Three Police Shooting Stories Collide Tuesday as Minnesota Reaches Boiling Point
Three stories collided Tuesday that cast a dark shadow on the state of policing in the U.S., especially as it relates to Black men. Each is a tragic example of the worst that can happen when law enforcement chooses to use force in lieu of deescalation or less lethal methods.
In Minnesota, the Derek Chauvin trial continued Tuesday with the defense team calling its first witnesses in an attempt to justify the death of George Floyd on May 25, 2020.
Throughout the prior 11 days and 38 witnesses led by the prosecution, defense attorney Eric Nelson has tried to spin the focus onto Floyd’s drug use, prior medical conditions and the bystanders who witnessed the killing — he’s exhausted just about every angle that avoids holding Chauvin responsible for killing Floyd and denying him medical care.
Tuesday was more of the same.
Defense called another responding Minneapolis officer, Peter Chang, to try and paint the bystanders as a threat and Barry Brodd, a use-of-force expert, who claimed Chauvin did not use deadly force and that force he did exert was justified because Floyd was “noncompliant.” Pushed by prosecutor Steve Schleicher during cross examination, Brodd went as far as saying that Floyd was noncompliant because he was not “resting comfortably” while under restraint.
Schleicher, who has so far through the trial maintained a professional and measured tone, was obviously taken by surprise:
“Did you say resting comfortably? Resting comfortably on the pavement at this point in time when he’s attempting to breathe by shoving his shoulder into the pavement?”
The prosecutor followed up by asking whether trying to breathe while being restrained is a sign on noncompliance, to which the paid witness was forced to reply, “No.”
In Brooklyn Center, just 10 miles away from where Chauvin sat scribbling on his notepad, Mayor Mike Elliott held a press conference for the second day in a row in response to Sunday’s police killing of Daunte Wright in traffic stop gone wrong. After the body camera footage was released in record time Monday, Police Chief Tim Gannon alleged 26-year veteran officer Kim Potter mistook her firearm for a Taser. For Bay Area locals, the claim triggers harsh memories of Oscar Grant’s death at the BART Fruitvale station in 2009.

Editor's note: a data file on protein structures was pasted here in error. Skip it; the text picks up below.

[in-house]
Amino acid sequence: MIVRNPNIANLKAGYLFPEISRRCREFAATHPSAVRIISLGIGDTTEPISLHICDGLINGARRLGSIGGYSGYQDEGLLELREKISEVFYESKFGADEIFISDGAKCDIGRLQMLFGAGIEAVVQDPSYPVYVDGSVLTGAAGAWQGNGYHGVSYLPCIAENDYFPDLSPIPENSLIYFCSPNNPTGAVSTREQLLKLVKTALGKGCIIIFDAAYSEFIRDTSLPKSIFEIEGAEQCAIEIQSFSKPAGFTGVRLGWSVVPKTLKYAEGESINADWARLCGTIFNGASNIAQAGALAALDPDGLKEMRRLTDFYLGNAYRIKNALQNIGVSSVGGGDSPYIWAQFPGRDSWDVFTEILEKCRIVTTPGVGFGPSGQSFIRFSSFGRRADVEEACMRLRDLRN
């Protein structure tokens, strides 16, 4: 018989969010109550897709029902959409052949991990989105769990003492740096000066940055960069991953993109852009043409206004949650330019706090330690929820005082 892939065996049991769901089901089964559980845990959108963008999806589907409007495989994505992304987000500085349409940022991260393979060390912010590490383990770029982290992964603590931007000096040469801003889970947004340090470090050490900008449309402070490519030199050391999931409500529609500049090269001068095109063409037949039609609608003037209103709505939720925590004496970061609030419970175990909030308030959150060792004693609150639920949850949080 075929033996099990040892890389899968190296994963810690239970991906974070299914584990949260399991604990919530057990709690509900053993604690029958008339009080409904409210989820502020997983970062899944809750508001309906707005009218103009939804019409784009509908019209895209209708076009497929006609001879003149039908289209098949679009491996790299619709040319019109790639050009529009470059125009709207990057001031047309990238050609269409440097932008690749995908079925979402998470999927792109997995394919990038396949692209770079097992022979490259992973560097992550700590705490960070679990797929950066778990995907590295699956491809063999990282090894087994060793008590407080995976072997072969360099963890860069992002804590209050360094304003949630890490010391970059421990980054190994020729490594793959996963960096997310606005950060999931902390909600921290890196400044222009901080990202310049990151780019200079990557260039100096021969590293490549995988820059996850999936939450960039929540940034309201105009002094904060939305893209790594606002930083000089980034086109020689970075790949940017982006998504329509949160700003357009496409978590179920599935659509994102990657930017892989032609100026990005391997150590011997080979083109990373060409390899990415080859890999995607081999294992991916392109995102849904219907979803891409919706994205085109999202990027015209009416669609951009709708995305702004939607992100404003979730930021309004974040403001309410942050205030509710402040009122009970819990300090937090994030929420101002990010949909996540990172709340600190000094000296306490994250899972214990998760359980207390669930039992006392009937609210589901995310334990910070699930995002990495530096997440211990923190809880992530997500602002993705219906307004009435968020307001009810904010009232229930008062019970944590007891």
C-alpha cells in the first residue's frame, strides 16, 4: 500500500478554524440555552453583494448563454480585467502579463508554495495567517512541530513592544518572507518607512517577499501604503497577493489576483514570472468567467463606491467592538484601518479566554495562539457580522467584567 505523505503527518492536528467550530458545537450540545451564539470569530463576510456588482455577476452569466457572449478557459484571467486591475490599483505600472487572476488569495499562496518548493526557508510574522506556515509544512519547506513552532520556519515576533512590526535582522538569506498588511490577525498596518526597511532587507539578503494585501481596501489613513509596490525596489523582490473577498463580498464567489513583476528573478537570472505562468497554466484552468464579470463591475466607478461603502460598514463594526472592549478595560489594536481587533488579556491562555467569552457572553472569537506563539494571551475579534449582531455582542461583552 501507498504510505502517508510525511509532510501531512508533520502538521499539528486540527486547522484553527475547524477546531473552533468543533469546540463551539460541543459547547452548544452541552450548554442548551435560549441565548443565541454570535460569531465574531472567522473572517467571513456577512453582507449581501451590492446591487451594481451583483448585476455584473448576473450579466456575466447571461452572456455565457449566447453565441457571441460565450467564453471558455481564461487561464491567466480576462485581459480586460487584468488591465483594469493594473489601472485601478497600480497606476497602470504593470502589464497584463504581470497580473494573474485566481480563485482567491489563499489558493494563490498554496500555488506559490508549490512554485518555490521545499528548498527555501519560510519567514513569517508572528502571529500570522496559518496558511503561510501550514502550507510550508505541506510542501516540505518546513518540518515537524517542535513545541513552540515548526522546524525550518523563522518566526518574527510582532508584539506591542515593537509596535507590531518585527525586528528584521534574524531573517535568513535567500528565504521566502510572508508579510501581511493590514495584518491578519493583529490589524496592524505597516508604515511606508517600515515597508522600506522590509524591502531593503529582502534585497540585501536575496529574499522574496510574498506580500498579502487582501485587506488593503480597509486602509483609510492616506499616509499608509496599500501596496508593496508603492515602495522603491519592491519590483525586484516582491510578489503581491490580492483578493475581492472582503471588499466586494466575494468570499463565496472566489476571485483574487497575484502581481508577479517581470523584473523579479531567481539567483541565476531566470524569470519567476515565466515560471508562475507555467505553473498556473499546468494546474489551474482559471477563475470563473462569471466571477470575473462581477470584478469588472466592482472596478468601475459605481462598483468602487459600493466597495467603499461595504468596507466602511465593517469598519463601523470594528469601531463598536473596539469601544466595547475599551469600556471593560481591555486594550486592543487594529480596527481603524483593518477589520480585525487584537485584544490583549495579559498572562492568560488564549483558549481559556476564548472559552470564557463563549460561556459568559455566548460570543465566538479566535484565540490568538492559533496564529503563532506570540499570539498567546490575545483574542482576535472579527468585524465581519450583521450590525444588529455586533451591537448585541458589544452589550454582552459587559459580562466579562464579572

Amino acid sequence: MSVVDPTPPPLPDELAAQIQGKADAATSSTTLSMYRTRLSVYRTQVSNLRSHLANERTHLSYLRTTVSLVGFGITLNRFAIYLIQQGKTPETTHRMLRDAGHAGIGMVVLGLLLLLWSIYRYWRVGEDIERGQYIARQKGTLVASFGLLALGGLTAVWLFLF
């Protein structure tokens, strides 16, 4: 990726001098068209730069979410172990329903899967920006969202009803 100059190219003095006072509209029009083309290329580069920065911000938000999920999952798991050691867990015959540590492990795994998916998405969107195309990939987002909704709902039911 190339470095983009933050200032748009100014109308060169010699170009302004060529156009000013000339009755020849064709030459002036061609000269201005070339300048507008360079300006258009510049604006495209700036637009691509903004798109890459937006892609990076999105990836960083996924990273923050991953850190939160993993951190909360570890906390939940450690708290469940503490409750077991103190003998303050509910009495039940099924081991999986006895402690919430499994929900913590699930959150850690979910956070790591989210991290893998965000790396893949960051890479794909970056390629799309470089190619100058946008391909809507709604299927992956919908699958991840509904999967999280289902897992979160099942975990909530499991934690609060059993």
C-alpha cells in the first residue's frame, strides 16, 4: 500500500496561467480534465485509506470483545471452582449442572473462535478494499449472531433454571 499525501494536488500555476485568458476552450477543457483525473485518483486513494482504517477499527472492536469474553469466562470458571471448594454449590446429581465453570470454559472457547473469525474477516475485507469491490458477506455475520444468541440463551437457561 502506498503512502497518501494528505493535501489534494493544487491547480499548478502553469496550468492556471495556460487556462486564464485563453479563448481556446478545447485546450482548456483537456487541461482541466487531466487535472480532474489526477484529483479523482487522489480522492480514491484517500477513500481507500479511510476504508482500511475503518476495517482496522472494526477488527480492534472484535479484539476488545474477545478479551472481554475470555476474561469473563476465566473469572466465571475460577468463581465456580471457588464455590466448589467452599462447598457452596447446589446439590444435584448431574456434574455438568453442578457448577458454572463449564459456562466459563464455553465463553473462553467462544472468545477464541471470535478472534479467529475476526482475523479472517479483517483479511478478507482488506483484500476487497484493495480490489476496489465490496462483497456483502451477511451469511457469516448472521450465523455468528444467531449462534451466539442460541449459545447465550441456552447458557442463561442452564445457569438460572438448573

Tuesday’s press conference announced the resignations of both Potter and Gannon, and the mayor faced understandable anger over Wright’s killing and police response many feel have escalated tensions during protests. The mayor acknowledged the lack of community in the city’s police system, with none of its estimated 49 officers actually living in Brooklyn Center, which has a Black population of 28 percent.
The mayor’s office has since assumed “command authority” of the police department and has called on the governor to transfer criminal prosecution to Minnesota Attorney General Keith Ellison’s office.
As if the two police shooting stories coming out of Minnesota wasn’t enough, it was also revealed Tuesday that the Kenosha, Wisconsin officer who partially paralyzed Jacob Blake with seven gunshots in his back, at close range, was cleared of wrongdoing in that August 2020 incident. Officer Rusten Sheskey was apparently returned to duty on March 31.
Adding to the emotional turmoil that naturally comes with relentless police shooting stories is dangerous precedent that arises when officers are not held accountable for their fatal actions. In the case of Oscar Grant’s death, BART police officer Johannes Mehserle was convicted of involuntary manslaughter after claiming he meant to use his Taser and accidentally shot Grant in the back, who was face down on the platform at the time. Mehserle was sentenced to just two years with time served. That sentencing may serve as precedent for the consequence Potter may, or may not, face.
Chauvin’s attorney is playing a reckless game by trying to pin the officer’s actions on the crowd who witnessed him dig his knee into Floyd’s neck for more than nine minutes. While audibly and sometimes visually upset, none of the witnesses approached officers aggressively or failed to obey police orders. If Chauvin is acquitted based in part on that legal defense, it will set a precedent that any crowd can be considered a threat that excuses use of deadly force.
These are heavy topics charged with raw emotions from community members tired of the same tired excuses, and at times, that exhaustion with the status quo turns to anger, which is what Minnesota is experiencing out in the streets for a third night in a row since Wright was killed inside his car. Frustrations are mounting Tuesday night with clashes between protesters and police as the 10 p.m. curfew approaches.
The state was already braced for unrest related to Chauvin’s trial, which is expected to come to a close in arguments by the end of this week.